7. 7.0 7.1 7.2 "Oliver avenue." Pittsburg Press, Mar. 24, 1904, p. 6. Newspapers.com 141914565. [view source]oliver-avenue-19040324
  8. George Woods. A Draught of the Town Plat of Pittsburgh, Surveyed for John Penn, Jr., and John Penn, by George Woods, May 31st 1784. 1784. Reproduced as "Original plan of Pittsburgh" in plate 19 of Atlas of the Cities of Pittsburgh, Allegheny, and the Adjoining Boroughs, G. M. Hopkins & Co., Philadelphia, 1872 (Historic Pittsburgh 1872p019). [view source]woods-plat
  9. Annie Clark Miller. Early Land Marks and Names of Old Pittsburgh: An address delivered before the Pittsburgh Chapter Daughters of the American Revolution at Carnegie Institute, Nov. 30, 1923, p. 35. Pittsburgh Chapter Daughters of the American Revolution, 1924. Historic Pittsburgh 00awn8211m; Internet Archive earlylandmarksna00mill. [view source]miller
  10. "New name for Virgin alley: Henry W. Oliver favors calling it Virginia street when it is widened: Gives good reasons: Would perpetuate a name that would bring back memories of incidents around here in colonial days." Pittsburgh Gazette, Mar. 3, 1903, p. 6. Newspapers.com 86212508. [view source]new-name-for-virgin-alley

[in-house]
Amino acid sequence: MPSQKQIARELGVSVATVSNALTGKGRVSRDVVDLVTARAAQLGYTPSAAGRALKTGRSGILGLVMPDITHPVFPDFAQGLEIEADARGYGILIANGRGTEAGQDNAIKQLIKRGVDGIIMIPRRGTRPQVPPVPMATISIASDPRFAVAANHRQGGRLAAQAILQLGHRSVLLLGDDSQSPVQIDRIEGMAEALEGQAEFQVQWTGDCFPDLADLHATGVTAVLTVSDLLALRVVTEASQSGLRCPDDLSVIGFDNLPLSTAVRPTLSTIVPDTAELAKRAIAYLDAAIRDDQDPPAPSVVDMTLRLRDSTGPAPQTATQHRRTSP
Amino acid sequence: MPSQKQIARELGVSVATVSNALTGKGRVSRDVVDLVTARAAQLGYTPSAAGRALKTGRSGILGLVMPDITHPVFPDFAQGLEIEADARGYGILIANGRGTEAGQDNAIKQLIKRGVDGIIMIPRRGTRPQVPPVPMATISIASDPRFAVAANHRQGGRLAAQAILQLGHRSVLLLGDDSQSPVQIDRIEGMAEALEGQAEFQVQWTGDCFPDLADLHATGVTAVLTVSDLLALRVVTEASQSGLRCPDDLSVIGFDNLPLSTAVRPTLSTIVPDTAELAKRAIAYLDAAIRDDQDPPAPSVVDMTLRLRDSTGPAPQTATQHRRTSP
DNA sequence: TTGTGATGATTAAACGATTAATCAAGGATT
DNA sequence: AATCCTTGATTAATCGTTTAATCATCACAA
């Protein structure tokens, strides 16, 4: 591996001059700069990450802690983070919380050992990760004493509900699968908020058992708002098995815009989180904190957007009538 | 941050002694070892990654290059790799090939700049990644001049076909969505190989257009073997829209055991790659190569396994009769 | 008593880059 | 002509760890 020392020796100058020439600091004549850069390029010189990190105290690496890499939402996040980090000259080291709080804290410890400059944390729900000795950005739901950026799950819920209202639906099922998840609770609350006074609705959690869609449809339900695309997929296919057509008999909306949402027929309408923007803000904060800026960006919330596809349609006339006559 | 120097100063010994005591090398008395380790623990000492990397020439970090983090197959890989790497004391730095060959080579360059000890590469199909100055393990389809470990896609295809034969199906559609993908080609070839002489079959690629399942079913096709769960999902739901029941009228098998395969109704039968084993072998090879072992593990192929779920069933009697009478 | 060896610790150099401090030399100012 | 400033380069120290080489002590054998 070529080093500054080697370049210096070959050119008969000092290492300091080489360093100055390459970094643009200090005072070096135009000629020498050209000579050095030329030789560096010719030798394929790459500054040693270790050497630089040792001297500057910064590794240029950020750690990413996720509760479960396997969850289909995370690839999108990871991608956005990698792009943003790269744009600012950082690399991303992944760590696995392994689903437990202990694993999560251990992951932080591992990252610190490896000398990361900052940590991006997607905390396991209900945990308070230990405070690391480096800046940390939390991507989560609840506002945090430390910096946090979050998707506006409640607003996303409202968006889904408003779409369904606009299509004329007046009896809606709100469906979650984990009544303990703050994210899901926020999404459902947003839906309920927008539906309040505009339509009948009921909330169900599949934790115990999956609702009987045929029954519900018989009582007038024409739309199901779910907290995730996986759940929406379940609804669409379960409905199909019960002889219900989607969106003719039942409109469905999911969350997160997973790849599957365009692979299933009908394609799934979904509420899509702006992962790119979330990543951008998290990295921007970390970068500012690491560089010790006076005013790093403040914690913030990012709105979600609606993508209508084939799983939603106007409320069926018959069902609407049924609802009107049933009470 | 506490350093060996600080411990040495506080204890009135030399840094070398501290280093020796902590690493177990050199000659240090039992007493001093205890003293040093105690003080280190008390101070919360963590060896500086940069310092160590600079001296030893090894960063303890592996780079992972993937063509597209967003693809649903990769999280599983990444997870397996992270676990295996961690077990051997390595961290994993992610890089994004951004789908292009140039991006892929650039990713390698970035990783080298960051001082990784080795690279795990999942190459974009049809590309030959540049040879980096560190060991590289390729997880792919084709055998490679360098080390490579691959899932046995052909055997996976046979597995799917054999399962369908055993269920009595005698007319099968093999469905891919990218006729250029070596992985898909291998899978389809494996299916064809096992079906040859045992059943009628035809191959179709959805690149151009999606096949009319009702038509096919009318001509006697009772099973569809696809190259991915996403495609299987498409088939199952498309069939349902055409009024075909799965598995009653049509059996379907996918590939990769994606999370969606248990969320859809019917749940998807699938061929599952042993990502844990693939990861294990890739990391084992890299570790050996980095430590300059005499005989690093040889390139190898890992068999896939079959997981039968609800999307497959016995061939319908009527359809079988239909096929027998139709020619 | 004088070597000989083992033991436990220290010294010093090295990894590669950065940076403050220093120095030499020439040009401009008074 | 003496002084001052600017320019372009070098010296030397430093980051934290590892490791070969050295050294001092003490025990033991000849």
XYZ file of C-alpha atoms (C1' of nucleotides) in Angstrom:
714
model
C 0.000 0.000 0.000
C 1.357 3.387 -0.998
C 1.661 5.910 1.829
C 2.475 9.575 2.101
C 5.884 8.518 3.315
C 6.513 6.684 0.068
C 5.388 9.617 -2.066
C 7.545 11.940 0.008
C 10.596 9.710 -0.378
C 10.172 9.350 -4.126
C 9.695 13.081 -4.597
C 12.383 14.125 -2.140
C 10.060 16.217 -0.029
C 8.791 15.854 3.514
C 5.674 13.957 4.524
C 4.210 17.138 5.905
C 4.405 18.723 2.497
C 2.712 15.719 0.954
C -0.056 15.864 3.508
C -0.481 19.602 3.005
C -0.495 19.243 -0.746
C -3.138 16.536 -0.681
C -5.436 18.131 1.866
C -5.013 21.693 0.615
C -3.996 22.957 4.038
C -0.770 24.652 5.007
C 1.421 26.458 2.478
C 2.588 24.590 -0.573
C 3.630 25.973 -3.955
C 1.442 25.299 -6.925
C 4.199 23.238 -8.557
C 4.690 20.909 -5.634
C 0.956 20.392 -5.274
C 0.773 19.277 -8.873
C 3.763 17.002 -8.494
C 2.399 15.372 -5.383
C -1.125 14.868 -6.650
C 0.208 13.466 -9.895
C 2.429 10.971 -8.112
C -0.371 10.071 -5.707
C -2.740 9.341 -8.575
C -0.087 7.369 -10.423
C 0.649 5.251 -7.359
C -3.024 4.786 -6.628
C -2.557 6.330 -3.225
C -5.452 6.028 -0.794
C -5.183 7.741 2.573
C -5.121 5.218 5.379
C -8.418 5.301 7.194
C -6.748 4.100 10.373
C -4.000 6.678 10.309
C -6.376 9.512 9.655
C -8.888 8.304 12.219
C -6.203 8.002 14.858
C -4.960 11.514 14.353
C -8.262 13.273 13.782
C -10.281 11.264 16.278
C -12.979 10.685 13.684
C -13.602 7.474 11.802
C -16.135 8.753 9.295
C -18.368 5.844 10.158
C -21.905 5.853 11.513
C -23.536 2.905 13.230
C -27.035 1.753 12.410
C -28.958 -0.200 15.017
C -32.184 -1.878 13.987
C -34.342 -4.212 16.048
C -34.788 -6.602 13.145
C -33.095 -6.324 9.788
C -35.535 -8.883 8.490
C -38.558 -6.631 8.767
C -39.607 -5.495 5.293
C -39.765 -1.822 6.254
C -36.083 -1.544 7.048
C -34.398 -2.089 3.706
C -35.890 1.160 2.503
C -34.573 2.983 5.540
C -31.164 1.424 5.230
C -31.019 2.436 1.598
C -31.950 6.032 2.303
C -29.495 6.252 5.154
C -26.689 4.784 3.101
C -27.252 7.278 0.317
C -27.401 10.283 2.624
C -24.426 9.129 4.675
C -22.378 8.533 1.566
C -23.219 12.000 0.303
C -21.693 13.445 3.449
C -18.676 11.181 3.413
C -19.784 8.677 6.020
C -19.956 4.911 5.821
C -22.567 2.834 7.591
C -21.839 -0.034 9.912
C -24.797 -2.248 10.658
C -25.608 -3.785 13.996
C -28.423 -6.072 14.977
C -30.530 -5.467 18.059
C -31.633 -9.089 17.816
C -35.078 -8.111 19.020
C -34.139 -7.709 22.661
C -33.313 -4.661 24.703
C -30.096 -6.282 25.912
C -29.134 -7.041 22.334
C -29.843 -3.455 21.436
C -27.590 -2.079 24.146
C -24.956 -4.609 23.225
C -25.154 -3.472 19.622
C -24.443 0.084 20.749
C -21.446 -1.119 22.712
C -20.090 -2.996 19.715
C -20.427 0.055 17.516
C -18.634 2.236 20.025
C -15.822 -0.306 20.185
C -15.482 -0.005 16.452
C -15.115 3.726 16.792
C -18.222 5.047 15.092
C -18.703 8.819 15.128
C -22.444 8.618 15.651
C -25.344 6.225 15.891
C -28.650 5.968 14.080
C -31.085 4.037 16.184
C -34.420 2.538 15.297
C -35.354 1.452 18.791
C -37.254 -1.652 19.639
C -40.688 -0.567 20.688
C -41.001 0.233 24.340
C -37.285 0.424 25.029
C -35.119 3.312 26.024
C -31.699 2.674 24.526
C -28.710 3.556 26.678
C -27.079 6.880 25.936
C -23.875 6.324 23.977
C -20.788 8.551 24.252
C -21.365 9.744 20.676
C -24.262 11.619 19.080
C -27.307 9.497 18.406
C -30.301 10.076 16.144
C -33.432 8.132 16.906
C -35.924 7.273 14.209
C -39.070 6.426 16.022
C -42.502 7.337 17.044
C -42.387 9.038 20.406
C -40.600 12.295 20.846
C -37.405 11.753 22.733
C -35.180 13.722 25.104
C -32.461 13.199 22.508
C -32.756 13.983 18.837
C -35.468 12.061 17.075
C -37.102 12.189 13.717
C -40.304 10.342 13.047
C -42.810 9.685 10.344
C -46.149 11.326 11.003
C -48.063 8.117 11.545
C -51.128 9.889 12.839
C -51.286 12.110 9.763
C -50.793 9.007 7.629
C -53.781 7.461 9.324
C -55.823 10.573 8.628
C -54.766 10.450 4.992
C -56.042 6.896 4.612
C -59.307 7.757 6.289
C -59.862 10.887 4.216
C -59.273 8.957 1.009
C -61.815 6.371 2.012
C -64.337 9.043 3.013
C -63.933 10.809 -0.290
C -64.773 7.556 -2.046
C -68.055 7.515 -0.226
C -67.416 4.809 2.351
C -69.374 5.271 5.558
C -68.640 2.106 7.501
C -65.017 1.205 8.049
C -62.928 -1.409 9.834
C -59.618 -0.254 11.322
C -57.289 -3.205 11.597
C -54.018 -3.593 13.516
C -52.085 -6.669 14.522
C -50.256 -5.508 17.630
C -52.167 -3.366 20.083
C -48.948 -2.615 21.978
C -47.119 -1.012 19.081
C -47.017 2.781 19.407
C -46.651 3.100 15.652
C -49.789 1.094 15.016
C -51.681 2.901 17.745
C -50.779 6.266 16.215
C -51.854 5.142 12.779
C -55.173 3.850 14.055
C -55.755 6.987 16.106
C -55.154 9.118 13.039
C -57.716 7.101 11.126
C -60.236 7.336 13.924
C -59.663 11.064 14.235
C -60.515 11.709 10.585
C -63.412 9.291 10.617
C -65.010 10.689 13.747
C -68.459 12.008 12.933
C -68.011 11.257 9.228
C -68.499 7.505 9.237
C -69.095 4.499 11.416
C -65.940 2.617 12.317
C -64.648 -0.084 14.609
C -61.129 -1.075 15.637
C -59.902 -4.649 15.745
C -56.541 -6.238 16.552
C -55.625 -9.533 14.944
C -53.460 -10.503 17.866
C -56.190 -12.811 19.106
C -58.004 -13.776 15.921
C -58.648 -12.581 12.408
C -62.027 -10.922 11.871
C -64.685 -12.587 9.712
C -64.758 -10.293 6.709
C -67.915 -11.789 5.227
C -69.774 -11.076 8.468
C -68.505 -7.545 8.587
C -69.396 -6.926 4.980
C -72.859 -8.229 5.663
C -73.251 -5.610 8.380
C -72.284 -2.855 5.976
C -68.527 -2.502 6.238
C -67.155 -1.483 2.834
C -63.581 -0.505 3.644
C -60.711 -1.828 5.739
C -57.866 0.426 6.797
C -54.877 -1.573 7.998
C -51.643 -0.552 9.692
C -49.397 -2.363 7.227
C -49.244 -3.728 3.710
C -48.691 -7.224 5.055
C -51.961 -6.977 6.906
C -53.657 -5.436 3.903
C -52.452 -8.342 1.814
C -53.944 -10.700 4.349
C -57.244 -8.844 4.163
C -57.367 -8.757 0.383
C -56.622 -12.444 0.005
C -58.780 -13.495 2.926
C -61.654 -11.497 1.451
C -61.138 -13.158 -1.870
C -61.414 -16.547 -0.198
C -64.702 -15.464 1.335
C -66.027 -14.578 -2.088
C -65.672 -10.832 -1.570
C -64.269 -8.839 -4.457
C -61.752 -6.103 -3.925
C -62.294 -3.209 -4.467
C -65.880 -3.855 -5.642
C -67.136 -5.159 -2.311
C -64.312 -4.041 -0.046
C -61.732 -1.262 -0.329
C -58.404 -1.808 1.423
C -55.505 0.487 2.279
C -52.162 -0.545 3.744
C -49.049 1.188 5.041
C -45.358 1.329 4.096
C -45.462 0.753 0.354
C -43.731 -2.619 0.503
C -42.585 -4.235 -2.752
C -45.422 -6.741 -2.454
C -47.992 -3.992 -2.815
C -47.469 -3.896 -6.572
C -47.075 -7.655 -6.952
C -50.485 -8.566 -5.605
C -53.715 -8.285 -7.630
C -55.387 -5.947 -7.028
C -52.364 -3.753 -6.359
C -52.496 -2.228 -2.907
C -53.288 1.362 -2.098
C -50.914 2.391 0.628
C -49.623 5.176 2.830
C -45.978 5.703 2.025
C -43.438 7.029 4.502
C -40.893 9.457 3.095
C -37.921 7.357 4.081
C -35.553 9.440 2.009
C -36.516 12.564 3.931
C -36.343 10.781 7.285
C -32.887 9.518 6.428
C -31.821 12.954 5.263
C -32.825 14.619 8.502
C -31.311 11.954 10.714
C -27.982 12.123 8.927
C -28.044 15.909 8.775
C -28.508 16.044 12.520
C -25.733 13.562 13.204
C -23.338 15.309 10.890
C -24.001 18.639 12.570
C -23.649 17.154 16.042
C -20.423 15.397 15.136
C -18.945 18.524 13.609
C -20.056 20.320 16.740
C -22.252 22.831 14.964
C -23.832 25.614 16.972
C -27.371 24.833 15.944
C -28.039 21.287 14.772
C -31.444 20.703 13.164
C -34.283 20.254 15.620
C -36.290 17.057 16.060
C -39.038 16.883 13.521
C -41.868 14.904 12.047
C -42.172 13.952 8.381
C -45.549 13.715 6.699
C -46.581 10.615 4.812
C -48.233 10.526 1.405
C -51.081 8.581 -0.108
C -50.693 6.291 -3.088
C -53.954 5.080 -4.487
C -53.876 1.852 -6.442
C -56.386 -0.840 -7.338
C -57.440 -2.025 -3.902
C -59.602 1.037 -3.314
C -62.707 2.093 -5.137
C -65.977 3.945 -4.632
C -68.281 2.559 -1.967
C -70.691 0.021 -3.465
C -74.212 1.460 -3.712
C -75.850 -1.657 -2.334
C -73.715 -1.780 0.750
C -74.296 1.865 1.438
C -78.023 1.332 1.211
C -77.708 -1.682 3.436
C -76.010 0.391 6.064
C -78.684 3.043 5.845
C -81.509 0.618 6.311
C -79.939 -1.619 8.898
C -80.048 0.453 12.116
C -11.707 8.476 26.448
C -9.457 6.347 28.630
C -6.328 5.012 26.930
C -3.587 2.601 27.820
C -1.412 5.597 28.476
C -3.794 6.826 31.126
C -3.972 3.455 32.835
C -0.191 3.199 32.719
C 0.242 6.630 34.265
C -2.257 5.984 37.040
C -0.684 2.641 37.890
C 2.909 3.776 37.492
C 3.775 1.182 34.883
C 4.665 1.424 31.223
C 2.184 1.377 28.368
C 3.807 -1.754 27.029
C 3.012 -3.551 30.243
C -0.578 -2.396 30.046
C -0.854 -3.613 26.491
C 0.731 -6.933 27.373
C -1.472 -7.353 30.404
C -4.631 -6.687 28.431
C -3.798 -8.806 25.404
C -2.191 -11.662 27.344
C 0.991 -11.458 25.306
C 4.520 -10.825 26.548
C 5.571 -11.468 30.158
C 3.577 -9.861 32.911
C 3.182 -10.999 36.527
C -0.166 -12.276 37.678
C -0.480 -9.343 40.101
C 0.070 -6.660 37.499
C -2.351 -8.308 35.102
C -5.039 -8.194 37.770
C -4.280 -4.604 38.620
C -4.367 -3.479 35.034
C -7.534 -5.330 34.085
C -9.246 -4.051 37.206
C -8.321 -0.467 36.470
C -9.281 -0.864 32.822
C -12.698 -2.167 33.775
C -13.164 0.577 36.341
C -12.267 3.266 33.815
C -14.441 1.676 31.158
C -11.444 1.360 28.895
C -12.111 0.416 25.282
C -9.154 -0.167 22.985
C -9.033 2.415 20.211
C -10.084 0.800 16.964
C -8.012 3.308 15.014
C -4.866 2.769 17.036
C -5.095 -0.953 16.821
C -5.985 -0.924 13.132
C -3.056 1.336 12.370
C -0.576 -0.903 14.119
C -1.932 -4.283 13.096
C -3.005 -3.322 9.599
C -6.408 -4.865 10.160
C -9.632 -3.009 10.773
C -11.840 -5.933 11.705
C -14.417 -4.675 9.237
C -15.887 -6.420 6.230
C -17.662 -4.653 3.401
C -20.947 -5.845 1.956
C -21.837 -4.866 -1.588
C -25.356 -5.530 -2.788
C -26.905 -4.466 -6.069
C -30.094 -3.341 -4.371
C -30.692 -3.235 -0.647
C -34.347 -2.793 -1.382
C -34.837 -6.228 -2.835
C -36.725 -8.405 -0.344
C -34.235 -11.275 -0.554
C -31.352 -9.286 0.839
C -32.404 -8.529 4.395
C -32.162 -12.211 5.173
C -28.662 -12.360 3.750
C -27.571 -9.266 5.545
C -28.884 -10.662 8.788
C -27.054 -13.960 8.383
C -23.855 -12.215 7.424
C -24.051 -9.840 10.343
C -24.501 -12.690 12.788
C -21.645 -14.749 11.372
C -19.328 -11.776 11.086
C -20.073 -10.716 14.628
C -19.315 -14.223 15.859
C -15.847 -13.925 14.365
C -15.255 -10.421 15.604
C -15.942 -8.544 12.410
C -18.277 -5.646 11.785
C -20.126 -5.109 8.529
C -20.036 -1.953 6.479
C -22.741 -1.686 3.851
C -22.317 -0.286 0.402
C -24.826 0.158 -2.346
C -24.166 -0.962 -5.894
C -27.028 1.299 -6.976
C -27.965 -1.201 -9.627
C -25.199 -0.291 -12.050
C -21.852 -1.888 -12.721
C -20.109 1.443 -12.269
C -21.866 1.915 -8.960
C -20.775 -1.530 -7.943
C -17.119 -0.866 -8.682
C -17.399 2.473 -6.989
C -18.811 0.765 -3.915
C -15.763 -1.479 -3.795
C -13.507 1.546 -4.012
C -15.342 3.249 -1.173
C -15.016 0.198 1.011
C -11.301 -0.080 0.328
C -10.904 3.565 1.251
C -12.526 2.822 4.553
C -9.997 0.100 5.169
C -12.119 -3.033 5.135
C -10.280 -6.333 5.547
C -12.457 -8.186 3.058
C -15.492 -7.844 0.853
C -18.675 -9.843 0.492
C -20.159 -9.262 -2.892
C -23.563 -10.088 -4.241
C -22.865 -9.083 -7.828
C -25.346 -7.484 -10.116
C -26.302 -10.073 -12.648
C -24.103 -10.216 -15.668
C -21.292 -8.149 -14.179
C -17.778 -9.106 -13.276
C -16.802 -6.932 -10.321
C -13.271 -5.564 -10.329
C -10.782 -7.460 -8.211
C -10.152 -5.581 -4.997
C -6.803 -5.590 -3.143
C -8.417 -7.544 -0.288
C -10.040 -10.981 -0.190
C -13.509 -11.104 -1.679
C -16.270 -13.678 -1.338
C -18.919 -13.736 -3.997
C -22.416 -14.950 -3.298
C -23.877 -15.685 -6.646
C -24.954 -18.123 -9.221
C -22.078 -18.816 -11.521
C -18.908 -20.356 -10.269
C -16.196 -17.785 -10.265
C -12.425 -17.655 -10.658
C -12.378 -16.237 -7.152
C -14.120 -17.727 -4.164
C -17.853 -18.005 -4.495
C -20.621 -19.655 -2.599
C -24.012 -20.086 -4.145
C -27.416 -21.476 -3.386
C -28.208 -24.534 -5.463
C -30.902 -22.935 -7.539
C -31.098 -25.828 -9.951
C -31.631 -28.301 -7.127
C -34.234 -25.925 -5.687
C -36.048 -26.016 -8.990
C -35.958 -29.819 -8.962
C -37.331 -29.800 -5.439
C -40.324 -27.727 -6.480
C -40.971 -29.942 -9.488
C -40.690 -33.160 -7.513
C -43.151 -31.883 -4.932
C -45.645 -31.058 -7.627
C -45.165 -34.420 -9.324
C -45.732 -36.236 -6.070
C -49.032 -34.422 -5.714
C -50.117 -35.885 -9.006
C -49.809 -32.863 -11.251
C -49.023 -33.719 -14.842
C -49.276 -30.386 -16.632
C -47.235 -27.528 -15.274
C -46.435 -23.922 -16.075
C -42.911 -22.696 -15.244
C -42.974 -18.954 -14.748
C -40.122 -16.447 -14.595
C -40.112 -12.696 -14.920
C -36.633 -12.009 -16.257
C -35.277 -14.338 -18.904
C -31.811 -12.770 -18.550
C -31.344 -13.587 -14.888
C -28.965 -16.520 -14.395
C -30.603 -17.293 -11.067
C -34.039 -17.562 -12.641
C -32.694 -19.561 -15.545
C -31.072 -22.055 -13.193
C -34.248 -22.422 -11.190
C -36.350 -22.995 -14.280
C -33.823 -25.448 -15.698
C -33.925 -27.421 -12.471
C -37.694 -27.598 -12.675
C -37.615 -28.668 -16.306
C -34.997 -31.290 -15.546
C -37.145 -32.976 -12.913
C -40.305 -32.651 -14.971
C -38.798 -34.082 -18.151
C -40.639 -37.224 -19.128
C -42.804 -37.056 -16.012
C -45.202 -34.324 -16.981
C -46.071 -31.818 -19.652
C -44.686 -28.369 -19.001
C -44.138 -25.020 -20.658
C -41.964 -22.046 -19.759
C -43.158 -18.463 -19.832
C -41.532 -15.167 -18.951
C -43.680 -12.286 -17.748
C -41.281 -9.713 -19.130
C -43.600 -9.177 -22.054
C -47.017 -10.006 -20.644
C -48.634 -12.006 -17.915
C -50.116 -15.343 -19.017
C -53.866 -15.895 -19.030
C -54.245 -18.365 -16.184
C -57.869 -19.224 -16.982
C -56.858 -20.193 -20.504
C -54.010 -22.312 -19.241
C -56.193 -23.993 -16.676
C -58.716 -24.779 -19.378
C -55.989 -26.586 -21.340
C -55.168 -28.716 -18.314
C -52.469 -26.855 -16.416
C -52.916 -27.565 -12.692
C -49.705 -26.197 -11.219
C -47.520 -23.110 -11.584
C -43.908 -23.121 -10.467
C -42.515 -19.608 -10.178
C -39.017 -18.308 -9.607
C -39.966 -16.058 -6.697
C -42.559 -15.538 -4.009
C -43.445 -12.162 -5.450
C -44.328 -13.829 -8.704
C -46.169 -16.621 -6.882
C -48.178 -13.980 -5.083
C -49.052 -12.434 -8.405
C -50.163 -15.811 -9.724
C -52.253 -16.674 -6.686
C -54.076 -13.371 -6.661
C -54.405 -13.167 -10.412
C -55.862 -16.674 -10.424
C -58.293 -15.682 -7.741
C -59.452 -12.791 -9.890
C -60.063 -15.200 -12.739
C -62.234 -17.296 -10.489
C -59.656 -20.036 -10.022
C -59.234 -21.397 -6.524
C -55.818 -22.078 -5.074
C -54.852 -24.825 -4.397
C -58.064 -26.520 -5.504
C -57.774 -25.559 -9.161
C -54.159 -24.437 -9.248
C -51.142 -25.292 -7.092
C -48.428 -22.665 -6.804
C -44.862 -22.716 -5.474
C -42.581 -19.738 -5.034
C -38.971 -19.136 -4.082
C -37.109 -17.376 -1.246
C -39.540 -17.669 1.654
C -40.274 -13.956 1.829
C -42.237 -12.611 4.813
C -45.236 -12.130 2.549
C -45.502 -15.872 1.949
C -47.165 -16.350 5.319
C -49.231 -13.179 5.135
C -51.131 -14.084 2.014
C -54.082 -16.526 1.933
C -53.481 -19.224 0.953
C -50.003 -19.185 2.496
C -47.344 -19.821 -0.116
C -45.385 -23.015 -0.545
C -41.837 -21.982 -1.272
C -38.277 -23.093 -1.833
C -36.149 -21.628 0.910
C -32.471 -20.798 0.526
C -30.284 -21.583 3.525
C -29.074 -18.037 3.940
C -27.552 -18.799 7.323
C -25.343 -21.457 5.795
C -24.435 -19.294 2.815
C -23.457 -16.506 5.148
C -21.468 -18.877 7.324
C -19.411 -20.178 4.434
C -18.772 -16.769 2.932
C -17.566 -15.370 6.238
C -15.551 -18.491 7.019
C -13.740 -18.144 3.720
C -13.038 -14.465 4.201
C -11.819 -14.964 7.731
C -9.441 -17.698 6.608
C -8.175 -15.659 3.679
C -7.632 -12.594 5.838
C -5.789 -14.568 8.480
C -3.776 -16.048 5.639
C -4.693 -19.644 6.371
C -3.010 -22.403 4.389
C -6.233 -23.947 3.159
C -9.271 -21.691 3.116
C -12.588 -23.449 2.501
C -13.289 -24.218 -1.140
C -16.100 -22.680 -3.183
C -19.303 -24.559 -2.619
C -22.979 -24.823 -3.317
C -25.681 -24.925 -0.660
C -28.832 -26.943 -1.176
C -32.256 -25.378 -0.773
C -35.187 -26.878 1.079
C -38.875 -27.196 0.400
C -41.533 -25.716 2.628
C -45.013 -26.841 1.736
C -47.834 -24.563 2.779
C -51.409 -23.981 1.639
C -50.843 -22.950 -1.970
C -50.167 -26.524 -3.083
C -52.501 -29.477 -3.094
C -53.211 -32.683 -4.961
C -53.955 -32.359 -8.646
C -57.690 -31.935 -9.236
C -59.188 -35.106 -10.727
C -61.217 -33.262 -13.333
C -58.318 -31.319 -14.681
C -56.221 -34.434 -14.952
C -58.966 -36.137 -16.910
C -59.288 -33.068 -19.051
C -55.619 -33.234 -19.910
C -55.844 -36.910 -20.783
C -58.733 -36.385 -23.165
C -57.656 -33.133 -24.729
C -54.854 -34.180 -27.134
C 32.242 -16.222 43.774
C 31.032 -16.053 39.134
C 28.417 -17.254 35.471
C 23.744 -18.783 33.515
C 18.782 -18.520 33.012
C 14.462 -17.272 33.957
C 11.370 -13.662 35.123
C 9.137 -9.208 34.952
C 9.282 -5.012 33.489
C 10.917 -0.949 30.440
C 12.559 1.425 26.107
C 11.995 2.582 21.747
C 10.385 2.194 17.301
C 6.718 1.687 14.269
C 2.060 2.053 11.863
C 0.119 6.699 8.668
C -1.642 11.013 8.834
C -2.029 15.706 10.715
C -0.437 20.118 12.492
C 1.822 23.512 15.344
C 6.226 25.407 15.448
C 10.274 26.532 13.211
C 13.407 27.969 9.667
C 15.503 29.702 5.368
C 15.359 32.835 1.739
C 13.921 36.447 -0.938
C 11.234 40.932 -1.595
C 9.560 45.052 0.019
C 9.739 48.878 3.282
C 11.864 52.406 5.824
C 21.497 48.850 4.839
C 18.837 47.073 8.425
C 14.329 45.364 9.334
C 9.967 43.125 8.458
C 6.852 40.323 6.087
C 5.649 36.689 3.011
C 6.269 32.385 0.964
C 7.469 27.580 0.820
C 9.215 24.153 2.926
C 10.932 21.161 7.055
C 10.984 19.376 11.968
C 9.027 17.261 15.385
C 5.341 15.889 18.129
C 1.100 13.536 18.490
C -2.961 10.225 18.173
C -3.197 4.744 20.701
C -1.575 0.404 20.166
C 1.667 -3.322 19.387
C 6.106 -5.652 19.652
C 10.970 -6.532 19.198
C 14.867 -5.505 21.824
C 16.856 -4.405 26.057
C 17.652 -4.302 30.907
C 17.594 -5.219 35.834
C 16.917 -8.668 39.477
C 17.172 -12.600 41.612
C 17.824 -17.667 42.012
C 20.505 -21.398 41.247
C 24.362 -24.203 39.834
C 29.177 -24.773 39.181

11. "An ordinance changing the name of Virgin alley, between Liberty avenue and Grant street, to Oliver avenue." Pittsburgh city ordinance, 1904, no. 464. Passed Mar. 21, 1904; approved Mar. 23, 1904. Ordinance Book 15, p. 643. Reprinted in the Pittsburg Post, Mar. 29, 1904, p. 5 (Newspapers.com 86367651), and Mar. 30, p. 12 (Newspapers.com 86367963); and in the Pittsburg Press, Apr. 1, 1904, p. 3 (Newspapers.com 141920276), Apr. 2, p. 3 (Newspapers.com 141921016), and Apr. 4, p. 7 (Newspapers.com 141922988). [view source]ordinance-1904-464
  12. Bob Regan. The Names of Pittsburgh: How the city, neighborhoods, streets, parks and more got their names, p. 55. The Local History Company, Pittsburgh, 2009, ISBN 978-0-9770429-7-5. [view source]regan
  13. Henry W. Oliver, Jr. "Improved band for baling cotton." U. S. patent 76,238, Mar. 31, 1868. http://pdfpiw.uspto.gov/.piw?Docid=00076238, https://patents.google.com/patent/US76238A. [view source]oliver-patent